With the holidays fast approaching I wanted to reach out to all of you dog owners about safely driving with your dog. Dogs are on the go with us these days. Wherever we go, our dogs go with us, too. Whether we’re traveling across the country or just going to the vet, dogs spend a lot of time in our vehicles. Here are some tips for safe driving with your dog.
1. Use a crate or harness for your dog when he’s traveling with you. Whether you have a large dog or a small dog, it’s much safer for your dog to be in a crate or safely harnessed in your car. Just as you are safer wearing a seatbelt when you ride in your car, your dog is safer when he is protected by a crate or harness. If you have an accident a dog in a crate will not be thrown through the window. If the crate is thrown around the vehicle your dog will have more protection. If the crate is thrown from the car, your dog won’t be loose on the road. Pet harnesses also provide some degree of protection in case of an accident. Check out harnesses and more and get 10% off Your First Order at Just4Pooches.com > Use Code: J4P10
2. Don’t let a small dog ride in your lap. If your dog slides down he can interfere with your use of the gas pedal and brakes. A dog in your lap can interfere with you when you’re steering. Driving with a dog in your lap is very dangerous.
3. When you travel with your dog in your vehicle make sure that he is wearing a collar with up to date contact identification. Your contact information should also include your vet’s address or someone who can take care of your dog in case of an accident. If you are in an accident you want people to be able to identify your dog immediately.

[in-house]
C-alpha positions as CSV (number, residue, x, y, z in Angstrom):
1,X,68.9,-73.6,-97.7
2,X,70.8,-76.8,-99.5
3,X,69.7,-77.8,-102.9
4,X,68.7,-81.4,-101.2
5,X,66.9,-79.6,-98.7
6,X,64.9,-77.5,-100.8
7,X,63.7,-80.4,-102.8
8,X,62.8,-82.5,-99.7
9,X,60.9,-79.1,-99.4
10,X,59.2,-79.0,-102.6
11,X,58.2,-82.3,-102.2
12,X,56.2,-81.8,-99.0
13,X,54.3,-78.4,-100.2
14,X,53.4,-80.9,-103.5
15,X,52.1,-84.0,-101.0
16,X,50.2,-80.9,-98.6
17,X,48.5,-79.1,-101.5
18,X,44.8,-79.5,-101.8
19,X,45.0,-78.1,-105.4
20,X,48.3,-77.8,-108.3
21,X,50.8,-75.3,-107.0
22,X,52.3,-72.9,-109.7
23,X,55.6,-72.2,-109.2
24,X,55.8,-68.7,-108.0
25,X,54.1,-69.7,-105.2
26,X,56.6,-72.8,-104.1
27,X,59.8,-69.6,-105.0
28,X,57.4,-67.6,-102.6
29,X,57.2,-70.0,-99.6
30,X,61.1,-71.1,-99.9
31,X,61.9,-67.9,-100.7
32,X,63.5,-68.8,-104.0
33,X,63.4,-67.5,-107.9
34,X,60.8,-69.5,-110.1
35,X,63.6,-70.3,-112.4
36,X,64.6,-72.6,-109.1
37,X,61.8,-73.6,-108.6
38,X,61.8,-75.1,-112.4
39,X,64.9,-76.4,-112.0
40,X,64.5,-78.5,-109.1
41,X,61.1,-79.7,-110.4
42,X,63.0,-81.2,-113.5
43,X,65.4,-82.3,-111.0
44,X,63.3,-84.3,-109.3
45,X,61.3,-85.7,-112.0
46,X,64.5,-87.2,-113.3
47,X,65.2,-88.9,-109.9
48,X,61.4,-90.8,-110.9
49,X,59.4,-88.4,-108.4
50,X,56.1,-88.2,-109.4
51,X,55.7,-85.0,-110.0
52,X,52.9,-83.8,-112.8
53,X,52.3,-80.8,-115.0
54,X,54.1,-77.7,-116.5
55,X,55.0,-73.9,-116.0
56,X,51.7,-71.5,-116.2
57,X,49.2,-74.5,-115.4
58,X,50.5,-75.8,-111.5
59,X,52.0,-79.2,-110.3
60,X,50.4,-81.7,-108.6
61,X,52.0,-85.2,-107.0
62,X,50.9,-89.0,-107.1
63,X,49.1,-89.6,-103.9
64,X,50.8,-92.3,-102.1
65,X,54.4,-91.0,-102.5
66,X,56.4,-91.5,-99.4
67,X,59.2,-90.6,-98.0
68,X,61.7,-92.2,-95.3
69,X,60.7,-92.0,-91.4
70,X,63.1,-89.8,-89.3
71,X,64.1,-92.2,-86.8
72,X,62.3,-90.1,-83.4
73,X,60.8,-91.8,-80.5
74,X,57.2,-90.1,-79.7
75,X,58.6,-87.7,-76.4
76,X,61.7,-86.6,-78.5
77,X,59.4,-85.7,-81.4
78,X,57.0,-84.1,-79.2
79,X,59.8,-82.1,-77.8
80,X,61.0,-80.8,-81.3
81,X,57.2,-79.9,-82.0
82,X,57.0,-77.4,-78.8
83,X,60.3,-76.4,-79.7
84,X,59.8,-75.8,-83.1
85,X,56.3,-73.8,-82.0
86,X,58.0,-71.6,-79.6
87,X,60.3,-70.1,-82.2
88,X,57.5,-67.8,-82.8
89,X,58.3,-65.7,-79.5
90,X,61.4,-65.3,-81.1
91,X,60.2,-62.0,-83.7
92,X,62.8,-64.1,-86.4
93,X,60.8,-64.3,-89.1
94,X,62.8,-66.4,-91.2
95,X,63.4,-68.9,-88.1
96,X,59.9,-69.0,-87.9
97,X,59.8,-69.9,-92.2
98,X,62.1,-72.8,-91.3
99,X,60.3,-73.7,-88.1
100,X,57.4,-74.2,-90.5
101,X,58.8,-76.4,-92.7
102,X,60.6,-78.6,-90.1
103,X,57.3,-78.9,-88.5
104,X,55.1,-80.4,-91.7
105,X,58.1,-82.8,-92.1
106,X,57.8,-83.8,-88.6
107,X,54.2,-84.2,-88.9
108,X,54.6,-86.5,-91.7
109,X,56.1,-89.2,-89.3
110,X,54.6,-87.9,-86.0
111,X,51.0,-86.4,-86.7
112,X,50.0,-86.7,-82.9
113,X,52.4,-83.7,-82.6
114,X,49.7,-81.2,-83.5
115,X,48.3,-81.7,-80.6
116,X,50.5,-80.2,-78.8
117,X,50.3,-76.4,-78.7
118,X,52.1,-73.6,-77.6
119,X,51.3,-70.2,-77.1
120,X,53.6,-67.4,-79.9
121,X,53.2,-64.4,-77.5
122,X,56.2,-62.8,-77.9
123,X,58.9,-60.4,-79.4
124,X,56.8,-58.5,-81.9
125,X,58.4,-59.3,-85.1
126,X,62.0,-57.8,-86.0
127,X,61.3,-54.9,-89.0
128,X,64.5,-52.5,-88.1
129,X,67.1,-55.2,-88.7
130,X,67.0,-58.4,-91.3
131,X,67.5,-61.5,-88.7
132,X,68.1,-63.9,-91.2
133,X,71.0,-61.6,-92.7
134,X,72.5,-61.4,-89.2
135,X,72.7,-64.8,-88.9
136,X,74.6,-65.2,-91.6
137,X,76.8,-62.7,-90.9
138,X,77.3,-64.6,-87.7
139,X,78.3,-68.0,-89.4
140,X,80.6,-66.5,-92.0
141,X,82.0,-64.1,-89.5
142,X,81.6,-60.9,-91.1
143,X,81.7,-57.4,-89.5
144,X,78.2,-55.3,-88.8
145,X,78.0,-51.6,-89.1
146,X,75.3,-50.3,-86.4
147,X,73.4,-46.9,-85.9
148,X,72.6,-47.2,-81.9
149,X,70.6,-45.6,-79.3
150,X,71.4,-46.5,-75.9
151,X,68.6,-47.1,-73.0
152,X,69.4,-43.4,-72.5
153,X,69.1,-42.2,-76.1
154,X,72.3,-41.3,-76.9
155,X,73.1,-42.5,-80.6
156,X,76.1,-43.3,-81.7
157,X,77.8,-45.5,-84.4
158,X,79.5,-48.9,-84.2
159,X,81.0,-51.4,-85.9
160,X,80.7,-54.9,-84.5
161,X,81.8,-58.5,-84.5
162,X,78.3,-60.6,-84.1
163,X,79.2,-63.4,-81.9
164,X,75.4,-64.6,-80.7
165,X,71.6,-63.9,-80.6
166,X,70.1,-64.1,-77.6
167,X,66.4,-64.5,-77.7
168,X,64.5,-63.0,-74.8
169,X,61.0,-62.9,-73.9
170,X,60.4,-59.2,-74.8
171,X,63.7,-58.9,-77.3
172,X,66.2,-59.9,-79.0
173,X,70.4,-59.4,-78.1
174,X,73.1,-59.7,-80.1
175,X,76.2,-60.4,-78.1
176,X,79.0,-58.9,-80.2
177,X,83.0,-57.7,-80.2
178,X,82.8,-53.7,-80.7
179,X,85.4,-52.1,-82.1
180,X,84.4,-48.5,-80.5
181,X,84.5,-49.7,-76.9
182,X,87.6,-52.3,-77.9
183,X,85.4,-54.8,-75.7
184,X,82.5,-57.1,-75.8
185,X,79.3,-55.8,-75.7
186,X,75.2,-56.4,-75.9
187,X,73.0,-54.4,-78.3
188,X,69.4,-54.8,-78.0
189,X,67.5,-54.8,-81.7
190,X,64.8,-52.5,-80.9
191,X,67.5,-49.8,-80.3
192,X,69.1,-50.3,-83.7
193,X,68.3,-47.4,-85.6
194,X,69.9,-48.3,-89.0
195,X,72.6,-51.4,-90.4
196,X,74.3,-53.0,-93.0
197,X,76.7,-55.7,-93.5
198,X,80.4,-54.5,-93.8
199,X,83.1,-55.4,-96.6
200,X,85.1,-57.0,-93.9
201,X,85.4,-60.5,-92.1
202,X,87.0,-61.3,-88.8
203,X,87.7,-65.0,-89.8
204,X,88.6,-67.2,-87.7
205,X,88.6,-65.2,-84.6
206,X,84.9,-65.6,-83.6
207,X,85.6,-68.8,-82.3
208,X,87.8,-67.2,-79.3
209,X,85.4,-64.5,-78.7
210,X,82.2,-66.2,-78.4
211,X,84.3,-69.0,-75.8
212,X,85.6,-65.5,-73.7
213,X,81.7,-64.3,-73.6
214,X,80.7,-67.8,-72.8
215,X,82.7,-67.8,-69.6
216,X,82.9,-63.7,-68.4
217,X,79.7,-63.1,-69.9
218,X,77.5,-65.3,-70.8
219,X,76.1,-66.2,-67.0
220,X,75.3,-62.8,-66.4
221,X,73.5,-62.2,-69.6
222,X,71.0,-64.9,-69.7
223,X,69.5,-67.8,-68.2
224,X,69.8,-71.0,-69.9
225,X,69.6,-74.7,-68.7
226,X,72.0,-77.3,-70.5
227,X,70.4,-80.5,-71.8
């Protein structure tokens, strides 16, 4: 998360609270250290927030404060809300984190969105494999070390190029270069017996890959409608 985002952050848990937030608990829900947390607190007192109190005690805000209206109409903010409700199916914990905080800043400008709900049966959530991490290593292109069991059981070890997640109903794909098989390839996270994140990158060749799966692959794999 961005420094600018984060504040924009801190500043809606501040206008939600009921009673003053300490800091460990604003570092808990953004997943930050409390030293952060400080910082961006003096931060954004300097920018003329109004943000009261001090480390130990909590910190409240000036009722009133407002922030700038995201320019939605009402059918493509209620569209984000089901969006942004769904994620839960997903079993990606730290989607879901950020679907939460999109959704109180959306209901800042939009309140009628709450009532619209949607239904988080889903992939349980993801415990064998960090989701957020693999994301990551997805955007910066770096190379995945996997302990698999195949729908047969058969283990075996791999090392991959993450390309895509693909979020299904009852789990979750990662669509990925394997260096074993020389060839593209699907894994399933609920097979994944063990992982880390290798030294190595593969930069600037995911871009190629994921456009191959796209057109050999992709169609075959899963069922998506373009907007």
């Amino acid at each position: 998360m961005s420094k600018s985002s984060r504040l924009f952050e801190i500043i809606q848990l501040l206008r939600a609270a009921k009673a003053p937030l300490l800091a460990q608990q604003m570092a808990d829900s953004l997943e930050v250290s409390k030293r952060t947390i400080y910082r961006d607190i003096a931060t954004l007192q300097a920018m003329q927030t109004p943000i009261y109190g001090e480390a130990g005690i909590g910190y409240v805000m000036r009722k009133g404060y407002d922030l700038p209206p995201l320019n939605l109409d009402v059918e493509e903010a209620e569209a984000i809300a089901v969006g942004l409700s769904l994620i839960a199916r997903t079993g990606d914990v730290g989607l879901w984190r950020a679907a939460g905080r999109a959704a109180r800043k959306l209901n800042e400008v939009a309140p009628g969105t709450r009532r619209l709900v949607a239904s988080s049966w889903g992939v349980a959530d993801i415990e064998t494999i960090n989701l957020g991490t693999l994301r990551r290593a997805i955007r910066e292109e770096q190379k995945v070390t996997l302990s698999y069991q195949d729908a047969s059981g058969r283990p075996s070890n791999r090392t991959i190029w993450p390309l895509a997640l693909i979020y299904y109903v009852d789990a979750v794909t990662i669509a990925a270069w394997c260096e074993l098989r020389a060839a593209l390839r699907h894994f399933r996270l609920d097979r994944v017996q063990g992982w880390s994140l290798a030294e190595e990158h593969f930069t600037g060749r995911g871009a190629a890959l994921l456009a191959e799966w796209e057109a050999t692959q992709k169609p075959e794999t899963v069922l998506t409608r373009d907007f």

If you are taken to the hospital your dog would be separated from you. Anyone responding to the scene would need to be able to contact your dog’s ID information and speak to someone who could take care of your dog while you are being treated. Most veterinarians can take care of a dog for a few days while an owner is laid up. If you’re in the hospital longer than that other arrangements can be made, such as having a friend take your dog. So, make sure that your dog’s ID and contact information is up to date.
4. When you’re driving with your dog you should take along a water bowl and some water from home or bottled water. You never know when your dog may get thirsty when you’re out together. It’s good to have a water bowl for your dog that stays in the car at all times so it’s always there when you travel.
If you are going to be gone for more than just a few hours you should plan accordingly. Take your dog’s food, feed dish, bedding, favorite toys and other indispensable items for overnight trips.
5. Keep a copy of your dog’s vaccination records in your glove box. Your dog should be wearing his rabies tag and other local tags on his collar when you travel. Most states require that your dog be current on his vaccinations when entering their state. This information is rarely asked for, but it can be requested if you are stopped by the police, for instance.
If you keep these tips in mind when driving with your dog you can have many safe and happy driving experiences on the road together. How many of you travel with your dog? Where do you most frequently go?